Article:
NutraIngredients report that the Global Organization for EPA and DHA Omega-3s (GOED) are confident about the success of a Petition for a Qualified Health Claim filed with the Food Drug Administration (FDA), which is currently open for public comment. The Health Claim Petition: "Eicosapentaenoic Acid and Docosahexaenoic Acid and Reduction of Blood Pressure" is based on “the meta-analysis of 70 randomized controlled trials published earlier this year (and commissioned by GOED), which concluded that consuming omega-3 supplements or omega-3-rich food may be as effective as reducing sodium or alcohol, or increasing exercise for reducing blood pressure". If successful, this would be the second full omega-3 health claim, after a qualified health claim for omega-3 fatty acids and coronary heart disease was approved in 2004, which stated "Supportive but not conclusive research shows that consumption of EPA and DHA omega-3 fatty acids may reduce the risk of coronary heart disease. One serving of [Name of the food] provides  gram of EPA and DHA omega-3 fatty acids".
Bayer and Syngenta being sued by Canadian beekeepers
Pesticide giants Bayer and Syngenta are being sued by Canadian beekeepers for more than $400 million for causing the deaths of their bees. Filed last week by two of Ontario’s largest honey producers, the class action lawsuit, signed by more than 30 beekeepers, aims to “…stop the use of the neonicotinoids to stop the harm to the bees and the beekeepers.” Although Bayer maintains that the risk to bees is low, the lawsuit alleges that the companies were negligent in their design, manufacture, sale and distribution of neonicotinoid pesticides. Studies have already shown that neonicotinioids have a negative effect on bees and the European Commission restricted the use of the pesticides for 2 years. Bayer and Syngenta haven’t commented on the lawsuit yet.
Father forcibly given psychiatric medication for protesting about wi-fi in schools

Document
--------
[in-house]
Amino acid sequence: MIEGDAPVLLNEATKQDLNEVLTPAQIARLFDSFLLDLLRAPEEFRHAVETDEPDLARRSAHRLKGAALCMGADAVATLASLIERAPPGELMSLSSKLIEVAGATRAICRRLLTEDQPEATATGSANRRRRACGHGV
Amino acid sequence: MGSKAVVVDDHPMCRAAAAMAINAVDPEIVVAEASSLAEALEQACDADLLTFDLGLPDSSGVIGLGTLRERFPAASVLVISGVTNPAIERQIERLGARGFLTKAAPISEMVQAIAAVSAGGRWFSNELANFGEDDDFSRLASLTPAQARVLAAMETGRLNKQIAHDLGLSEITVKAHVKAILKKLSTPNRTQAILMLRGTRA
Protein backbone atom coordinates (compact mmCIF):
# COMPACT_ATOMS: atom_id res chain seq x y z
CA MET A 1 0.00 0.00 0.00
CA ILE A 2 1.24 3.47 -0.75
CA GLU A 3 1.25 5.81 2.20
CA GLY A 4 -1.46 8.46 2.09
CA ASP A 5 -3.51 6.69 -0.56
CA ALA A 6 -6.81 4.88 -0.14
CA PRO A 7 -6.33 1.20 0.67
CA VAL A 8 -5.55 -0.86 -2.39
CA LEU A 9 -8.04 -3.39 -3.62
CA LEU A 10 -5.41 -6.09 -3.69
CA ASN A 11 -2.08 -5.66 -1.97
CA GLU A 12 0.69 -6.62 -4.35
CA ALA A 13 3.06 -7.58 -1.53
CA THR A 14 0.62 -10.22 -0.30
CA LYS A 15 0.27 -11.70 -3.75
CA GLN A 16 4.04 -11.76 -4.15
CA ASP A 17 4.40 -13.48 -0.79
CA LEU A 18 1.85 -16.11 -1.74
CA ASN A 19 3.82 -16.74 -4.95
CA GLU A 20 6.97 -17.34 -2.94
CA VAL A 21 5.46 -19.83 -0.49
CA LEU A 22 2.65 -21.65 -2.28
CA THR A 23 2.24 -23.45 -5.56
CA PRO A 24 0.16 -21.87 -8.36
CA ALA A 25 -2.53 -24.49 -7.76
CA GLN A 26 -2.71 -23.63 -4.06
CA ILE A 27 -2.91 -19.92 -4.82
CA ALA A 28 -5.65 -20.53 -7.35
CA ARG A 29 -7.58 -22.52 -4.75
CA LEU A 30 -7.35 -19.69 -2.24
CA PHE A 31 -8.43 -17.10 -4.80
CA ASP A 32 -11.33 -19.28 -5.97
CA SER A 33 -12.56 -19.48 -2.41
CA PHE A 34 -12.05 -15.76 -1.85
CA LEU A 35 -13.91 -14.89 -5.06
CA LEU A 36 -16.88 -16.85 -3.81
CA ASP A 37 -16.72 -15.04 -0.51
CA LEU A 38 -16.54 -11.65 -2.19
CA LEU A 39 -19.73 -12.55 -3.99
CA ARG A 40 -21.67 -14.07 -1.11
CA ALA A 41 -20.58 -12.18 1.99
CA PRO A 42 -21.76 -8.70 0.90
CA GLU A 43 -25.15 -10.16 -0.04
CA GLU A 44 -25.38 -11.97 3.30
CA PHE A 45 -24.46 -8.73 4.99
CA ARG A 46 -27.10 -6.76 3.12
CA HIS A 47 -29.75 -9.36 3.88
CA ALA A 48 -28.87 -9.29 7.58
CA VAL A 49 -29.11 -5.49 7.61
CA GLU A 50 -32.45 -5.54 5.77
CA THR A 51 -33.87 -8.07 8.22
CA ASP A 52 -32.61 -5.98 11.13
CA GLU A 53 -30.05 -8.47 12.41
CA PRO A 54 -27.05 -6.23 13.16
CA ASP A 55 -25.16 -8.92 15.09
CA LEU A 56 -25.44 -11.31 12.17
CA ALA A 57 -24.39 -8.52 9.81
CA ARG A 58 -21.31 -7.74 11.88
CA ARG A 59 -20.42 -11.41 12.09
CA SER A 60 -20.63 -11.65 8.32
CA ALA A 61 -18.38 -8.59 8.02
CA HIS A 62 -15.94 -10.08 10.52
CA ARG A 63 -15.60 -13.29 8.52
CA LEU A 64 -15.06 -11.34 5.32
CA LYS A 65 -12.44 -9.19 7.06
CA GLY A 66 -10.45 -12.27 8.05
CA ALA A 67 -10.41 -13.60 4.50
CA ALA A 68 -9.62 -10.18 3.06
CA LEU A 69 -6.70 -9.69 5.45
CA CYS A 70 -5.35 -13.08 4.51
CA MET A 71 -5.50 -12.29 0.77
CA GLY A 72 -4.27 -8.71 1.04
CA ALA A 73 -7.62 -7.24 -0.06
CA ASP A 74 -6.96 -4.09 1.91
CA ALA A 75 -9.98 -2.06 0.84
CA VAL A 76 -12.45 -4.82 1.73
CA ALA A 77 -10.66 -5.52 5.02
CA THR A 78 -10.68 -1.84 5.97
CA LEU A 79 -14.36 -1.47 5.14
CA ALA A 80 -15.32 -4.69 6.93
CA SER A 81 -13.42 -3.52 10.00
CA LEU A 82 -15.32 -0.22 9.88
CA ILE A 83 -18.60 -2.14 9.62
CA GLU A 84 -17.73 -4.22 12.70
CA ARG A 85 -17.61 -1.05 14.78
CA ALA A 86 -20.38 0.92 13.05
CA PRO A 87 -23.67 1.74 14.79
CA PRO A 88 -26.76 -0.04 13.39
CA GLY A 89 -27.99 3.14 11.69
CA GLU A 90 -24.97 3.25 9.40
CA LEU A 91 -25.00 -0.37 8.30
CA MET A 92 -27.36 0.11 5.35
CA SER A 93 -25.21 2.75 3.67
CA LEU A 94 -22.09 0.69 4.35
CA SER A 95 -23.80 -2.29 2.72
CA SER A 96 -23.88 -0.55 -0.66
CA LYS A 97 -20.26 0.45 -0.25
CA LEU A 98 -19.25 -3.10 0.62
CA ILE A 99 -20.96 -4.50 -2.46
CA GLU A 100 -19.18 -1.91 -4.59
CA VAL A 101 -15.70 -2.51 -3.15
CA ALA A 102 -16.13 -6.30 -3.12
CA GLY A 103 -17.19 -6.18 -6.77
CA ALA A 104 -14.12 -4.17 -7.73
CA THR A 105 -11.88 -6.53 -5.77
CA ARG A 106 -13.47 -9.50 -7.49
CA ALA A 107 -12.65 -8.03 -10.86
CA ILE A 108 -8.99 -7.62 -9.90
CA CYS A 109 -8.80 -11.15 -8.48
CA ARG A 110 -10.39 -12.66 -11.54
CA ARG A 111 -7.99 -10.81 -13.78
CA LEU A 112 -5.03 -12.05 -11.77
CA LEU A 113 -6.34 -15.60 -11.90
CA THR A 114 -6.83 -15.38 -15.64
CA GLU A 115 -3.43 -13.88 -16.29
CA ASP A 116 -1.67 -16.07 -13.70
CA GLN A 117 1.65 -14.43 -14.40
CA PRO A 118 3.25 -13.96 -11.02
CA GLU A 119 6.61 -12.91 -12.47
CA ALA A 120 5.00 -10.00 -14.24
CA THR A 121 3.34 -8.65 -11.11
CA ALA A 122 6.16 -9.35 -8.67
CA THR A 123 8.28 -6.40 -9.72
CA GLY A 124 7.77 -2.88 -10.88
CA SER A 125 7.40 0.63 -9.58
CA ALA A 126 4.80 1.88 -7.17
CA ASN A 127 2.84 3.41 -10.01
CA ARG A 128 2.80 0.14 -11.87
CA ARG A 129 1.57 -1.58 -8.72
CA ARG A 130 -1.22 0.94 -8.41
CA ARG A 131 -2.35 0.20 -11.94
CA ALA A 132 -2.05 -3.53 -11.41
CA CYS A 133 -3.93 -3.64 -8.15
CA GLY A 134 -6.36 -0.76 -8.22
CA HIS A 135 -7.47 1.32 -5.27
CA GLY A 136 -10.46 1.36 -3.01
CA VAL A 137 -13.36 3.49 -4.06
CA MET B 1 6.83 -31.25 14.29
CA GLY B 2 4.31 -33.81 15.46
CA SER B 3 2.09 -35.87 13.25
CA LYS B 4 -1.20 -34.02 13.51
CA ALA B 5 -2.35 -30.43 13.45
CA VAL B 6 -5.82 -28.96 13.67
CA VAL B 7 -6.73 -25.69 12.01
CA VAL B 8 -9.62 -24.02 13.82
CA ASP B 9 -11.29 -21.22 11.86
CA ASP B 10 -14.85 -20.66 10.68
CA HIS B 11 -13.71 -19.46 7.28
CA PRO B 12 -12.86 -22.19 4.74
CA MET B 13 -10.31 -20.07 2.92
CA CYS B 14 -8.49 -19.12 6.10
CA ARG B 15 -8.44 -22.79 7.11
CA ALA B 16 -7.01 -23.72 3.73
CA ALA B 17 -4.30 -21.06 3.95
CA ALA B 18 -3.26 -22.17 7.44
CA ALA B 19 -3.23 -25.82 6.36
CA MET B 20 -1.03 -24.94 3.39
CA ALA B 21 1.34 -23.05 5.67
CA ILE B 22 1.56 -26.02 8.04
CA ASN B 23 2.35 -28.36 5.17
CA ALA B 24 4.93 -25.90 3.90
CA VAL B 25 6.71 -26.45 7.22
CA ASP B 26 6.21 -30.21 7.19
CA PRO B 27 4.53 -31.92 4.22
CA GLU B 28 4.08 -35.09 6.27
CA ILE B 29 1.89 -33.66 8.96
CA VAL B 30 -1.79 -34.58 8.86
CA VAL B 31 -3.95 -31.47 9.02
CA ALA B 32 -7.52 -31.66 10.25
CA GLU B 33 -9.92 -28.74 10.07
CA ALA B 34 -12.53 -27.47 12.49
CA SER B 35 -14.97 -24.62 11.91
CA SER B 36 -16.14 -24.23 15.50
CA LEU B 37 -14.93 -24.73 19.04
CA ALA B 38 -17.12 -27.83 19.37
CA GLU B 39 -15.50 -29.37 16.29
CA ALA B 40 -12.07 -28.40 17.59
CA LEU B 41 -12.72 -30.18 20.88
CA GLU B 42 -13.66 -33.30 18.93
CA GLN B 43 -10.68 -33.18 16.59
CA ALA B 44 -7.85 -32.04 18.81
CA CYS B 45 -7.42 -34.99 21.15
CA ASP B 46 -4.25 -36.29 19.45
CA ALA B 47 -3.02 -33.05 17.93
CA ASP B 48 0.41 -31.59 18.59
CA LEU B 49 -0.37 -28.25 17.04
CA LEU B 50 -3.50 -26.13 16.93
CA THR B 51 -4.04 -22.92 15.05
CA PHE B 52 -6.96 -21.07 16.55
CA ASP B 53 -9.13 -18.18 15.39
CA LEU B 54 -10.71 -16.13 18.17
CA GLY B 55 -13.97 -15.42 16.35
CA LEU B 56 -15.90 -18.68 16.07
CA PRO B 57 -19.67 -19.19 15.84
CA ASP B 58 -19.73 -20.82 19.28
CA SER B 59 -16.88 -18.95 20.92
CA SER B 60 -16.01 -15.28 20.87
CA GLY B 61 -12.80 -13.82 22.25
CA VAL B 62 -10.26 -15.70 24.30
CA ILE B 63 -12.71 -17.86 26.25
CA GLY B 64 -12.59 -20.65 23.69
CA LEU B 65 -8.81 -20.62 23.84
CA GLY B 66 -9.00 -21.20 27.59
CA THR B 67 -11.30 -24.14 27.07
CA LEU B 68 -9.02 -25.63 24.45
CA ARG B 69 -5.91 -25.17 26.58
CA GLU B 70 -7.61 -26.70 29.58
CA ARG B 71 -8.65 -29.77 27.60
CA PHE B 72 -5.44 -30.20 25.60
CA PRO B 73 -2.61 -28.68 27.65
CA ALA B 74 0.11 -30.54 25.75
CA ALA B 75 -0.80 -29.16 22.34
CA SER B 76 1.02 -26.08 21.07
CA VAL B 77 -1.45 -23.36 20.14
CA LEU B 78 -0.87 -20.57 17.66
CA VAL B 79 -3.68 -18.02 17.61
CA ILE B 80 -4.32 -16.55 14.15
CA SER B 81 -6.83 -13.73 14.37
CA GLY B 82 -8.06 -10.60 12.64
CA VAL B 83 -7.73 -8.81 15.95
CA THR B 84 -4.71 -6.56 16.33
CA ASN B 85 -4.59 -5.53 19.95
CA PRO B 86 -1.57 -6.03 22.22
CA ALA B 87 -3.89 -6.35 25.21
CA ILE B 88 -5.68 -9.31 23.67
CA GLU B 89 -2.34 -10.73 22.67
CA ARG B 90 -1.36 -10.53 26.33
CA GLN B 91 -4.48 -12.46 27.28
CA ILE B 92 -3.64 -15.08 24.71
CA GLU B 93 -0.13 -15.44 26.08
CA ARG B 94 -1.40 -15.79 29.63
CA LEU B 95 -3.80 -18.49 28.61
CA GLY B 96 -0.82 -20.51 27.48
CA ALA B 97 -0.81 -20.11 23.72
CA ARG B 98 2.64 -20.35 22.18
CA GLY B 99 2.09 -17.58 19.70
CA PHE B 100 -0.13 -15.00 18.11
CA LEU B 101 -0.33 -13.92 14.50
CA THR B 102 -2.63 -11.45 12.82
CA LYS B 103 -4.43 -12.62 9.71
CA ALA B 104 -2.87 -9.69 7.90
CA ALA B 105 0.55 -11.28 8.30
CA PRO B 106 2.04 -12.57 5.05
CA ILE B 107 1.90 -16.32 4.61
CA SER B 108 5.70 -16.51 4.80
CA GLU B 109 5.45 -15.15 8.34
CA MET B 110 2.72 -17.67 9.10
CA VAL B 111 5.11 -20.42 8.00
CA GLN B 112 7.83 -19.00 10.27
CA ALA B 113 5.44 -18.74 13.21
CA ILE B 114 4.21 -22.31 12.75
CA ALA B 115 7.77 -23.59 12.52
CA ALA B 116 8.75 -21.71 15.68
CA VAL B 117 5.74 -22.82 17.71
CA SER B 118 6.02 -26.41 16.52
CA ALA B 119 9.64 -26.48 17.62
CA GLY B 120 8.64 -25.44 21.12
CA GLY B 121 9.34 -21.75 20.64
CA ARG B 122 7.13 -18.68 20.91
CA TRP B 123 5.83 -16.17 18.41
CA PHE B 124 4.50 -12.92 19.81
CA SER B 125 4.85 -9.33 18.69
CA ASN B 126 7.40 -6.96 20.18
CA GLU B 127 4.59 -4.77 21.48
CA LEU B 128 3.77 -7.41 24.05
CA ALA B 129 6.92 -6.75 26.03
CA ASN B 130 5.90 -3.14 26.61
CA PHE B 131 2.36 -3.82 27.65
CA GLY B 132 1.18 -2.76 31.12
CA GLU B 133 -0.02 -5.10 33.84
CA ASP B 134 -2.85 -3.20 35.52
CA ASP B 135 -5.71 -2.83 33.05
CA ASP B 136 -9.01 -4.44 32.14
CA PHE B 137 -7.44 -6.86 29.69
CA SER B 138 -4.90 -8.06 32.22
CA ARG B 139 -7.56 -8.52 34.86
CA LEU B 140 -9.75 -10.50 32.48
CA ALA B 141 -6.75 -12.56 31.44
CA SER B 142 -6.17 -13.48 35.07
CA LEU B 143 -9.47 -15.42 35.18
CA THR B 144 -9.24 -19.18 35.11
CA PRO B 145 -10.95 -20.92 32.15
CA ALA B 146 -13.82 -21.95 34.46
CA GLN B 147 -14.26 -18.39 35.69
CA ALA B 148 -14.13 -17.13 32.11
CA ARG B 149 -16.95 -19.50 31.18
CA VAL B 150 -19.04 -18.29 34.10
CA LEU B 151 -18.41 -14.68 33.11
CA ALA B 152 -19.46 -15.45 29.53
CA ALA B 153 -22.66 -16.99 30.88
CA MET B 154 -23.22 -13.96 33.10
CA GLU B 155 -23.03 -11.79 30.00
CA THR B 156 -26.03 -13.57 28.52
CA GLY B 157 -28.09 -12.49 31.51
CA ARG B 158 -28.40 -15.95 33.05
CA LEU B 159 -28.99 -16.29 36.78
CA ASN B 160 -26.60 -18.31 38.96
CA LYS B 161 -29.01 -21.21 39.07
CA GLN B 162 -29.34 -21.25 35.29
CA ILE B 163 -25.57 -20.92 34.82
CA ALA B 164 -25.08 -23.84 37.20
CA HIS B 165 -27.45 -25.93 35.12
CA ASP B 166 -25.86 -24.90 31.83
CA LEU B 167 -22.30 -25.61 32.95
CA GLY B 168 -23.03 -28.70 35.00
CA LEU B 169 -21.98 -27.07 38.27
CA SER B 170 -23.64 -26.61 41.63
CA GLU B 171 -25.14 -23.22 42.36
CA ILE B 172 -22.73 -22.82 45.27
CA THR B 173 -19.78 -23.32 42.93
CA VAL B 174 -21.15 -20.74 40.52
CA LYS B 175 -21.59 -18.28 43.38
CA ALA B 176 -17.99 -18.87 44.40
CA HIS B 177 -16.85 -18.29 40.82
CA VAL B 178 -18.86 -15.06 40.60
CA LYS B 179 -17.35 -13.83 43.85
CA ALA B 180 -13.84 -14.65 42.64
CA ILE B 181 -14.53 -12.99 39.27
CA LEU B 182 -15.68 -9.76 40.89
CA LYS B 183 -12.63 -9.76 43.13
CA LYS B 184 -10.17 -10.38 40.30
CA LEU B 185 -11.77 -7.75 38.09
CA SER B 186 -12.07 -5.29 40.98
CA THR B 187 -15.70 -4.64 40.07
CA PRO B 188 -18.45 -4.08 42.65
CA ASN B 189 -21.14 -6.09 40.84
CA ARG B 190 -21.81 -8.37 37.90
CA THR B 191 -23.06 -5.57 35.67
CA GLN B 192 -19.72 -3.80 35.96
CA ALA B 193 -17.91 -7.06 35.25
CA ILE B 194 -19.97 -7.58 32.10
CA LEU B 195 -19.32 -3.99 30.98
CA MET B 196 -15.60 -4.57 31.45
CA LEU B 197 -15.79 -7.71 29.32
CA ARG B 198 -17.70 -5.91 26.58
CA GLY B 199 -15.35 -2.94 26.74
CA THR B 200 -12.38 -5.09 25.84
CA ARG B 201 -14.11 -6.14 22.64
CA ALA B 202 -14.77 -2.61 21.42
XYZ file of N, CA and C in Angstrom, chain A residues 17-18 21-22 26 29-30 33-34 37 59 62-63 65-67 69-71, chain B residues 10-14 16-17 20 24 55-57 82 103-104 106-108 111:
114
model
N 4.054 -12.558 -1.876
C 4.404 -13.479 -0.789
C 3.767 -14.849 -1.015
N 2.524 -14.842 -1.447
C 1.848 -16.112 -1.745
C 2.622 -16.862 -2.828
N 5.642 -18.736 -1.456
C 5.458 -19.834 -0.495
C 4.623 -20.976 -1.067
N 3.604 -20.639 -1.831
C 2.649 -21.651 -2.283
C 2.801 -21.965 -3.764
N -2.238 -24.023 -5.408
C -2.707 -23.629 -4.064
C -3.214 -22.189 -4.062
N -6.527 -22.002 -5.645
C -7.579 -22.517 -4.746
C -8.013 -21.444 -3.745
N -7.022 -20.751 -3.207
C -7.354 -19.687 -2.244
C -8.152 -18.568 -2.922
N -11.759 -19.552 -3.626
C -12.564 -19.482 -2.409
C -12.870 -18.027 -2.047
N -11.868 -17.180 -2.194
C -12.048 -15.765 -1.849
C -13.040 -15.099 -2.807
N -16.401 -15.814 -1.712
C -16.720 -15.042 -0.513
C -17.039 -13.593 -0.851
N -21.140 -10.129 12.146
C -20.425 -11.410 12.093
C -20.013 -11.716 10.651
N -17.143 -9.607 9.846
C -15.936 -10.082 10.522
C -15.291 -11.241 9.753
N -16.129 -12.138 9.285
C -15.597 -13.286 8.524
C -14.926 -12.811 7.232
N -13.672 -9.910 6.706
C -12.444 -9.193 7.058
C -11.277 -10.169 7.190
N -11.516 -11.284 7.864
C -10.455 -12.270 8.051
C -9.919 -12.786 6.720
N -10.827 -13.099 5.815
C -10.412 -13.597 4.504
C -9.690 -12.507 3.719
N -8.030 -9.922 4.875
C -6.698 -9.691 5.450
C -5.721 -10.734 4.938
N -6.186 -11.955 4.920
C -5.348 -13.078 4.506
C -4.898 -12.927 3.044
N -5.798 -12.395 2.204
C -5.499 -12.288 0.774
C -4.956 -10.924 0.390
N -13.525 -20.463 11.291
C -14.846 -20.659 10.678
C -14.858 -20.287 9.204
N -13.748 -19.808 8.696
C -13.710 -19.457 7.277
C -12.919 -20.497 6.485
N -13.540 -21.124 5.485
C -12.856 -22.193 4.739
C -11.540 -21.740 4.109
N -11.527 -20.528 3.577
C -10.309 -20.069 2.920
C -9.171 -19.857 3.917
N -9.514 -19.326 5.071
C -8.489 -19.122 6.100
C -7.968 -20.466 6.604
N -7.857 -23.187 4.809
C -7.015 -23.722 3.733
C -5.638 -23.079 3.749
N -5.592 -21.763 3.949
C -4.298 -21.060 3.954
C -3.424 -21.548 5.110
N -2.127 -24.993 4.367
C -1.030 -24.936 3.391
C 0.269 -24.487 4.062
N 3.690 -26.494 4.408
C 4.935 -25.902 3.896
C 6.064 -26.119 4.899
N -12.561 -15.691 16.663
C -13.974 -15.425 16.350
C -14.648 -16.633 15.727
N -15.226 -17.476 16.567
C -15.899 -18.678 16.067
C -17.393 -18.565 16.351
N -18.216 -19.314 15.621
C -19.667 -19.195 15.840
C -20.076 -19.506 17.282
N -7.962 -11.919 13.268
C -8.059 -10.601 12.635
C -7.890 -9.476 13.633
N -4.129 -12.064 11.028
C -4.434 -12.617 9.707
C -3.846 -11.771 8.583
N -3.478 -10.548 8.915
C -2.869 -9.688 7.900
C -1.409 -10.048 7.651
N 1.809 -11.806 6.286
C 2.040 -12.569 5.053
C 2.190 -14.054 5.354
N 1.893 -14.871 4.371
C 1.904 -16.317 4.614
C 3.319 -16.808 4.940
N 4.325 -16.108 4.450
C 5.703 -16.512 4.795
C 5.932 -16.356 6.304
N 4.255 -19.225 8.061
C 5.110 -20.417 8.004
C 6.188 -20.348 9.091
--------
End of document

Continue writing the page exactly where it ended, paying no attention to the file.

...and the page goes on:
Northern Ireland father, Stephen Clarke, was incarcerated at a psychiatric hospital in Belfast after a peaceful protest to raise awareness about the impacts of wireless radiation exposure at his child’s school. He has been held there for over 12 weeks and forcibly medicated, and he’s not the first to be treated negatively after raising concerns about electromagnetic radiation. There are an increasing number of warnings about the impacts of wireless radiation exposure, especially for children, and this is a frightening violation of civil rights and free speech.
Pink Ribbons, Inc: The Movie
Billions of dollars have been raised by people devoted to putting an end to breast cancer, and the pink ribbon has become a familiar symbol. But these billions might not be having the impact that people are led to believe. A powerful movie came out in 2011 that we think hasn’t been given enough time on social media – it's called Pink Ribbons, Inc. The documentary is based on a book and focuses on “the industry and “culture” around breast cancer, addresses the rise of corporate involvement in fund-raising for charities…and the impact it has had on research into the disease.” It looks at why progress hasn’t been made in ending the epidemic, asks critical questions about fundraising, shines the light on ‘pinkwashing’ (when a company promotes a pink ribbon product, but at the same time produces, manufactures and/or sells products that are linked to breast cancer), and gives views of those living with the disease. Watch the trailer (or rent the movie) and register for your Think Before You Pink Toolkit.